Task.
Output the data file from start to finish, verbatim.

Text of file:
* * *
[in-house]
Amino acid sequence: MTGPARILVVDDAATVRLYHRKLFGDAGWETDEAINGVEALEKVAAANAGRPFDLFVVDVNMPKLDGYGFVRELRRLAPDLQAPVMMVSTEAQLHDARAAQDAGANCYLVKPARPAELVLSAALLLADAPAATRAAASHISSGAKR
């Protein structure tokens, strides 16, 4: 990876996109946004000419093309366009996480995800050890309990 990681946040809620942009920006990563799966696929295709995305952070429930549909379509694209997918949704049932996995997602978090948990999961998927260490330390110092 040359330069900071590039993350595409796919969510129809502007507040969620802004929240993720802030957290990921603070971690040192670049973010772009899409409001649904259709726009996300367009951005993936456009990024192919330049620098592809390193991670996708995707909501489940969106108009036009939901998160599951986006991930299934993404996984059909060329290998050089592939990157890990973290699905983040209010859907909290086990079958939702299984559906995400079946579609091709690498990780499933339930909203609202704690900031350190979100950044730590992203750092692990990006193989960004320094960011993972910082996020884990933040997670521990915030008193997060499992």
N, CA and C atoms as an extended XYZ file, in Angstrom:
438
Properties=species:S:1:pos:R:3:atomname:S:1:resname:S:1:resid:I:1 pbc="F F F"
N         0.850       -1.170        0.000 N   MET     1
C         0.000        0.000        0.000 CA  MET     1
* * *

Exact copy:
[in-house]
Amino acid sequence: MTGPARILVVDDAATVRLYHRKLFGDAGWETDEAINGVEALEKVAAANAGRPFDLFVVDVNMPKLDGYGFVRELRRLAPDLQAPVMMVSTEAQLHDARAAQDAGANCYLVKPARPAELVLSAALLLADAPAATRAAASHISSGAKR
């Protein structure tokens, strides 16, 4: 990876996109946004000419093309366009996480995800050890309990 990681946040809620942009920006990563799966696929295709995305952070429930549909379509694209997918949704049932996995997602978090948990999961998927260490330390110092 040359330069900071590039993350595409796919969510129809502007507040969620802004929240993720802030957290990921603070971690040192670049973010772009899409409001649904259709726009996300367009951005993936456009990024192919330049620098592809390193991670996708995707909501489940969106108009036009939901998160599951986006991930299934993404996984059909060329290998050089592939990157890990973290699905983040209010859907909290086990079958939702299984559906995400079946579609091709690498990780499933339930909203609202704690900031350190979100950044730590992203750092692990990006193989960004320094960011993972910082996020884990933040997670521990915030008193997060499992």
N, CA and C atoms as an extended XYZ file, in Angstrom:
438
Properties=species:S:1:pos:R:3:atomname:S:1:resname:S:1:resid:I:1 pbc="F F F"
N         0.850       -1.170        0.000 N   MET     1
C         0.000        0.000        0.000 CA  MET     1